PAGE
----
At a media event held in Shepparton today, Fire Services Commissioner, Craig Lapsley and Hume Region firefighters reminded Victorians to help vulnerable family, friends and neighbours prepare for and know what to do if a fire breaks out in their home.
Audio of District 22 Operations Officer Peter Brereton speaking at the campaign launch below.Sounds from Thursday morning by cfavic
They invited media into the home of a Shepparton Tarcoola Villages resident to lead a “hot-spots” tour looking at key areas of the home, including the bedroom and electric blankets, the kitchen and location of smoke alarms.
Community Safety Manager for CFA’s Hume Region, Darren Viney, said it is especially important to lend a hand to older people living alone because they’re more at risk of being injured or killed by a fire in the home.
“In the past 10 years there have been 164 fatalities from residential fires and countless injuries. Most of those who lost their lives were over 65 and most lived alone” he said.
CFA has attended an average of around six fires each day so far this winter.
“Compared to last winter there has been a drop in the number of fires caused by people leaving their cooking unattended but we have seen an increase in the number of fires caused by heating – including heaters and open fires – and electrical faults,” he said.
CFA Chief Officer Euan Ferguson said most fatal fires in Victoria occur in people’s homes and, sadly, most of them can be prevented.
“It’s not hard to keep yourself, your family and your home safe so there’s really no excuse,” he said.
“Reduce the risks throughout your home. For example, keep at least a one-metre-clear space around heaters and open fires, keep screens in front of fires, check your electric appliances for broken or worn wiring, and make sure your smoke alarm is working.”
“Importantly, make sure you and those around you know what to do if a fire does start – chat with your neighbours, duck round to your grandparents’ to help them plan how to escape a fire in their home, practise your own escape plan,” Mr Ferguson said.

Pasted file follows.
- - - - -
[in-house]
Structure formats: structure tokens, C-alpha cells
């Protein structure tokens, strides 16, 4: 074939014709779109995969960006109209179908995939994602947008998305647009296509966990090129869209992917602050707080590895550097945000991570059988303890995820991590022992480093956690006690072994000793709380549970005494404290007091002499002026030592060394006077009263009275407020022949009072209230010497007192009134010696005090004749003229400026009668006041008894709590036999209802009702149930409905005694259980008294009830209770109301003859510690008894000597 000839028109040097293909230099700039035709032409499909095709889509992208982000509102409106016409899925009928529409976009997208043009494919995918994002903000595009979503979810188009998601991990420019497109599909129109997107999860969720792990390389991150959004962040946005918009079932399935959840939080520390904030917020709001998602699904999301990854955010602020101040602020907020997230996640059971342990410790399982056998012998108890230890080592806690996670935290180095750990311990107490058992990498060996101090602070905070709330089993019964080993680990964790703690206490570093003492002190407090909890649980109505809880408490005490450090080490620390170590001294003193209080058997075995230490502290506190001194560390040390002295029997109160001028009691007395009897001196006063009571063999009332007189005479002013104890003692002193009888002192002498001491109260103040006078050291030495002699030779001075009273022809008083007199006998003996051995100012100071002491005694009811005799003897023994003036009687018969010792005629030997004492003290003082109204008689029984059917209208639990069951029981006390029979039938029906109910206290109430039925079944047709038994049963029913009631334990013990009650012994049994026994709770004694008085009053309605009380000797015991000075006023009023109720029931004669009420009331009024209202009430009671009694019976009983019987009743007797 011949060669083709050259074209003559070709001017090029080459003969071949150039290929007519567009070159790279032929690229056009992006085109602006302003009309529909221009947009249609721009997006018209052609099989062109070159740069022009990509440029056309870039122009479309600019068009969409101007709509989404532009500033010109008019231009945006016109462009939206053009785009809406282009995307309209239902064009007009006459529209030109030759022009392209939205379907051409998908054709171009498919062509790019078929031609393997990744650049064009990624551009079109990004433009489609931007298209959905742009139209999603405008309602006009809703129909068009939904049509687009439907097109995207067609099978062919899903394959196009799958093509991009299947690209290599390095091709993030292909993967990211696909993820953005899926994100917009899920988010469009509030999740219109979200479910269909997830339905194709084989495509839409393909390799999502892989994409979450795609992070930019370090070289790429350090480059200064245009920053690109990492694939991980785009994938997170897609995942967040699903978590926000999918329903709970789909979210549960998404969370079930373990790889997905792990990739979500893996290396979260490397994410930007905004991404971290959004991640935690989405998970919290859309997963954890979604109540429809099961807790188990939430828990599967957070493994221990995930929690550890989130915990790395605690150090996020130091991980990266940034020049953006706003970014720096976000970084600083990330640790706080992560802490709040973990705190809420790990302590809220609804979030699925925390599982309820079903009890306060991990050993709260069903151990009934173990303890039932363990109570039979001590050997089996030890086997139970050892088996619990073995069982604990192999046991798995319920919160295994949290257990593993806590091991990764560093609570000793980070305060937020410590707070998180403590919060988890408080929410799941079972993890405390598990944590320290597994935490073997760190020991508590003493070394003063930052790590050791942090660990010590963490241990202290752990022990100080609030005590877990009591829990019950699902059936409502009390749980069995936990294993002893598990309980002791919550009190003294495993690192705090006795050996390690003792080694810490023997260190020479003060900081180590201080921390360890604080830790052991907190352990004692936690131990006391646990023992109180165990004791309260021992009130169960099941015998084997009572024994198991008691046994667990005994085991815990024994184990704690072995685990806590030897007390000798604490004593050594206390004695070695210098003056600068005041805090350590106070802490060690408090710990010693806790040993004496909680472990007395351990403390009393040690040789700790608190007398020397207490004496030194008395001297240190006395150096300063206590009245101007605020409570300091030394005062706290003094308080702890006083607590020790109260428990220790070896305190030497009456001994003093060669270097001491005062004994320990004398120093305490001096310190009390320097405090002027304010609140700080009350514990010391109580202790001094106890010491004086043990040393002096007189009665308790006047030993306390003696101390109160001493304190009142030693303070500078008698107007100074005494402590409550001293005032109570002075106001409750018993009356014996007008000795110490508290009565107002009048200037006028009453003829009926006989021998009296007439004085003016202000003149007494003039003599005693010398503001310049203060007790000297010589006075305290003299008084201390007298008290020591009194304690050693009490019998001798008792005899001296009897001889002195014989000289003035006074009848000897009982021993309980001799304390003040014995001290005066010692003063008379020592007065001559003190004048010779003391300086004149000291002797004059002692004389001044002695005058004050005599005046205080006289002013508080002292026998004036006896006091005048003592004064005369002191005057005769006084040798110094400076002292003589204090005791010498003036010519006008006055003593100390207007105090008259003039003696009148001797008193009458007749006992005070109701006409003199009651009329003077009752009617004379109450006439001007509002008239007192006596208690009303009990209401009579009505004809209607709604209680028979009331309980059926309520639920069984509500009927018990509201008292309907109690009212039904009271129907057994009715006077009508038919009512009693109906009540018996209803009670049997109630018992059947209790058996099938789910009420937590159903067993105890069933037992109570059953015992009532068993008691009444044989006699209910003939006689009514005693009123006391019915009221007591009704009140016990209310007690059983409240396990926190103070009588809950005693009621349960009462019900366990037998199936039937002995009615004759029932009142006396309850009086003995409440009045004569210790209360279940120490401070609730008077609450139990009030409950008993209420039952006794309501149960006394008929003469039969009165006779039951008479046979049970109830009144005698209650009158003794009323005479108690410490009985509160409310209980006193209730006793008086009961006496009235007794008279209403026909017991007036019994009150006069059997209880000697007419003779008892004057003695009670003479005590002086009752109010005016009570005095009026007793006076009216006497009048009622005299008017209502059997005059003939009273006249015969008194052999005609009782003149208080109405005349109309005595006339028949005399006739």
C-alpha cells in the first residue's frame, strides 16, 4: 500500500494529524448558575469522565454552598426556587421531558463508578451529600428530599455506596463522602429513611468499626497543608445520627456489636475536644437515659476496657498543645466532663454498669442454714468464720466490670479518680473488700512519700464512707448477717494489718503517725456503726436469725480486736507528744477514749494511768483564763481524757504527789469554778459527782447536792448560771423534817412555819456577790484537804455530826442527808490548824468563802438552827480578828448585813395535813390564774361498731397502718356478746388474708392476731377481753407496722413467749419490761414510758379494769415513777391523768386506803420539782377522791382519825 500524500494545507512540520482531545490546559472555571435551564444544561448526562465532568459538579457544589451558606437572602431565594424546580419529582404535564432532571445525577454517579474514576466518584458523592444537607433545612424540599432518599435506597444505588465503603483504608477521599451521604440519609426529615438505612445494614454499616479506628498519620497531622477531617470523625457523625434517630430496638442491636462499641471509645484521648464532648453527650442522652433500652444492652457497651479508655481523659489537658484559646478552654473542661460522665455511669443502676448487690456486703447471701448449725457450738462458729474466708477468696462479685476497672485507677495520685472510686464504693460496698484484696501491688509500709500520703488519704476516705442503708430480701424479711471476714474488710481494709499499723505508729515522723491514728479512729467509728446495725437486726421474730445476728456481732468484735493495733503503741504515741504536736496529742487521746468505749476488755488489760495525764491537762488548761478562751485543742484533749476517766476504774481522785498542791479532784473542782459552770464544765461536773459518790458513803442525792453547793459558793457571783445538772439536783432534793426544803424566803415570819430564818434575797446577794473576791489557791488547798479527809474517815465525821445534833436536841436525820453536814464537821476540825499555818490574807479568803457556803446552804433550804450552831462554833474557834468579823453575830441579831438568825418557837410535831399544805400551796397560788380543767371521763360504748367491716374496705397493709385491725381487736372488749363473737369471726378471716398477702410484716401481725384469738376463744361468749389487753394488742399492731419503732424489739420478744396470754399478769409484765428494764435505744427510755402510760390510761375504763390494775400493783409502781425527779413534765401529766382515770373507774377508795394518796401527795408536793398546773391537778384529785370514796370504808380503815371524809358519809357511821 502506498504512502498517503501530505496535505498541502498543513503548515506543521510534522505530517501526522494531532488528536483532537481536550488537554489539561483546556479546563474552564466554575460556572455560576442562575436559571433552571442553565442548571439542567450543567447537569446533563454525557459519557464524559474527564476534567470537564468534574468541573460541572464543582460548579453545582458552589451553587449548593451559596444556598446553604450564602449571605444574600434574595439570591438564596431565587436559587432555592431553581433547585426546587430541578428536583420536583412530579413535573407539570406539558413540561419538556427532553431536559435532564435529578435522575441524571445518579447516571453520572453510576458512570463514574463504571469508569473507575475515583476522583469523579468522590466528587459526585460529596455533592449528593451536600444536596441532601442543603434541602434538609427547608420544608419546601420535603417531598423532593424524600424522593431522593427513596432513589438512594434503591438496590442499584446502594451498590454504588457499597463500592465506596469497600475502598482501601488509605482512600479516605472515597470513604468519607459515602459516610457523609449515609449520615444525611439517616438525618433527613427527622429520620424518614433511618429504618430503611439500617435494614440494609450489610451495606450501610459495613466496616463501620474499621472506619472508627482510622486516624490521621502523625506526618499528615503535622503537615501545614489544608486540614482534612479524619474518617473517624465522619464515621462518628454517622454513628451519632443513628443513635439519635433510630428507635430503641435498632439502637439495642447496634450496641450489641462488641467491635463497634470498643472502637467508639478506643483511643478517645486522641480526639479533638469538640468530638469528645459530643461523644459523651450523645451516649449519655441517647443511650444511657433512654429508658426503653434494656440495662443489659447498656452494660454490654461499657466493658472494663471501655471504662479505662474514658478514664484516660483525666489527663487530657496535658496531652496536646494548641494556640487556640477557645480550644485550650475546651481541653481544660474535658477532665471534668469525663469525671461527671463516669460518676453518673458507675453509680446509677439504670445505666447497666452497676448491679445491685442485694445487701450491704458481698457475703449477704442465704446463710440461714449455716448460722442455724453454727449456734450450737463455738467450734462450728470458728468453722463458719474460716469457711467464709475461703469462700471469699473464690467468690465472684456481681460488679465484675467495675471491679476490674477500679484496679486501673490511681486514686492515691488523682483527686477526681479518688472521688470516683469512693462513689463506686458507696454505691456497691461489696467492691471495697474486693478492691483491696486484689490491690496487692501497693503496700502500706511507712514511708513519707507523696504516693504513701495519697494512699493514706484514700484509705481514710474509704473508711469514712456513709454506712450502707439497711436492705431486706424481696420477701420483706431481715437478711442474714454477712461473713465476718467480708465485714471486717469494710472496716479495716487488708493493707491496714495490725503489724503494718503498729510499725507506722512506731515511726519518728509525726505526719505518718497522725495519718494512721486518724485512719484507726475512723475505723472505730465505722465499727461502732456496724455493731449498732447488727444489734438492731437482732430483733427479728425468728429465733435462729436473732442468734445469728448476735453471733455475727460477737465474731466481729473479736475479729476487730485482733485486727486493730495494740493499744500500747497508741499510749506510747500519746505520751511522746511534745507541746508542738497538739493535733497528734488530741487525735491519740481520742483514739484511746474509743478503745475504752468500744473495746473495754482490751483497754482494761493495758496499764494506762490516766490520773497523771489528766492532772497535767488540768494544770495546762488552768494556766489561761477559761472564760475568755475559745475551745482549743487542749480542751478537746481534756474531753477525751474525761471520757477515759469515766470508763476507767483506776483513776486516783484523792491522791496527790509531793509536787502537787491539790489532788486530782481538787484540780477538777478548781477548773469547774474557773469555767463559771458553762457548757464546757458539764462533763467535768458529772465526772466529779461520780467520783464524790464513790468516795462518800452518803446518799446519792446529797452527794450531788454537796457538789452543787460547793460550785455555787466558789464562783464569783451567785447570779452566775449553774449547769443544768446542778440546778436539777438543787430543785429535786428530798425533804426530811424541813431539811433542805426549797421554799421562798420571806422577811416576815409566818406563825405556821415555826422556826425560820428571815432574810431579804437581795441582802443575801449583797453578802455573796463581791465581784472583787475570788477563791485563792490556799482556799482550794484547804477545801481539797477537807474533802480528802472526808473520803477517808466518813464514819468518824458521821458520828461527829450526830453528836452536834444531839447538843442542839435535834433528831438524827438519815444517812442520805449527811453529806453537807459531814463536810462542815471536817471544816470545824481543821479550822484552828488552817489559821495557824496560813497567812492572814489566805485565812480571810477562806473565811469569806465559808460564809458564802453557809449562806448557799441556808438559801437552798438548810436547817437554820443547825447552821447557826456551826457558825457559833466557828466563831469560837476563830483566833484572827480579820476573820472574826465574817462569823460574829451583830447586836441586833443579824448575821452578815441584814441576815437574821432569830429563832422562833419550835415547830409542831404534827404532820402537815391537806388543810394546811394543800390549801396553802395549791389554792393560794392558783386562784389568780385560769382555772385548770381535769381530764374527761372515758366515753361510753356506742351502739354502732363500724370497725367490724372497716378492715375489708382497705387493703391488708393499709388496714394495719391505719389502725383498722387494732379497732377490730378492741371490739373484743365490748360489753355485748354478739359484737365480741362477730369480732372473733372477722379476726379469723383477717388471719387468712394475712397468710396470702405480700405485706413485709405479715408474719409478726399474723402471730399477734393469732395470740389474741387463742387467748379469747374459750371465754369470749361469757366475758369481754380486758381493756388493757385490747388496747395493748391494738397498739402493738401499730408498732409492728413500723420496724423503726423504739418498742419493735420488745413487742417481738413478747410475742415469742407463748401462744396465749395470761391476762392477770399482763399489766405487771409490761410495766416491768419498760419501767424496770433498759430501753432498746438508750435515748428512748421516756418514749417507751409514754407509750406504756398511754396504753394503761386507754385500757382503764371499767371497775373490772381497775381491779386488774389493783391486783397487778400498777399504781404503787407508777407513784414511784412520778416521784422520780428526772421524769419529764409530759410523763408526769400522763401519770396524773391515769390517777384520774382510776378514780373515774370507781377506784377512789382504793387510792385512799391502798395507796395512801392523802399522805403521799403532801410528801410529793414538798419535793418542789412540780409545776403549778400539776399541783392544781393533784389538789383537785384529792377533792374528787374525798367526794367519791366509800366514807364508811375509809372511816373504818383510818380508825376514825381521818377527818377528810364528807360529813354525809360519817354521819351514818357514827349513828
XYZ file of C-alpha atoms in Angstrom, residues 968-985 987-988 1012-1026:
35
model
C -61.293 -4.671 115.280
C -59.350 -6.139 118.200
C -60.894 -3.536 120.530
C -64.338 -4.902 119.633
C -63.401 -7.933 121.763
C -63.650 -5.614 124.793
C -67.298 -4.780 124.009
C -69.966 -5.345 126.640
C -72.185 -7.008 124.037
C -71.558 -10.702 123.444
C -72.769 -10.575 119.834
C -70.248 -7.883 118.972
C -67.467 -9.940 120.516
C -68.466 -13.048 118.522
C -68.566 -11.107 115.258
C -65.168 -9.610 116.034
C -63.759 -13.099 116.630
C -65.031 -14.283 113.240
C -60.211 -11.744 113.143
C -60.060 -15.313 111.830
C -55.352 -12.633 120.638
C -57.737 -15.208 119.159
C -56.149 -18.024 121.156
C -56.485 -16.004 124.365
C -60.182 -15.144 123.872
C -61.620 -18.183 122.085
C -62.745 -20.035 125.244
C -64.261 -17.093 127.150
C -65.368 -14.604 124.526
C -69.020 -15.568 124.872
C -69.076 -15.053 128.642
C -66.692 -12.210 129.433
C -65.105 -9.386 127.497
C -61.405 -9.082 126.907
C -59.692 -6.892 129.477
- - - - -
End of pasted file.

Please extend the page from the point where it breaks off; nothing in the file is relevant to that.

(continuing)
He encouraged older people living alone, or those caring for them, to install more than one smoke alarm in their home to increase early warning of a fire, and to keep passageways and exits uncluttered.
“Test how safe your home is by visiting homefiresafety.com.au or calling 1800 799 203.”
Of the 320 residential fires CFA has attended to date this winter (1 June – 18 July), 31 per cent started in the kitchen, 15 per cent in the lounge room and 10 per cent in the bedroom.
Leaving cooking unattended and heating malfunctions (including open fires) have been the main cause of home fires attended by CFA so far this winter, each responsible for 19 per cent of incidents. Electrical faults have been responsible for 14 per cent of incidents.
Top tips for being fire safe in your home this winter:
• Complete a simple fire safety check list
• Plan and practice your fire escape plan with your family
• If a fire starts, get out and stay out. Call 000
• Make sure your smoke alarm is working
• Dry your clothes at least a metre away from heaters
• Use fire screens on open fires
• Put fires out and turn off heaters before going to bed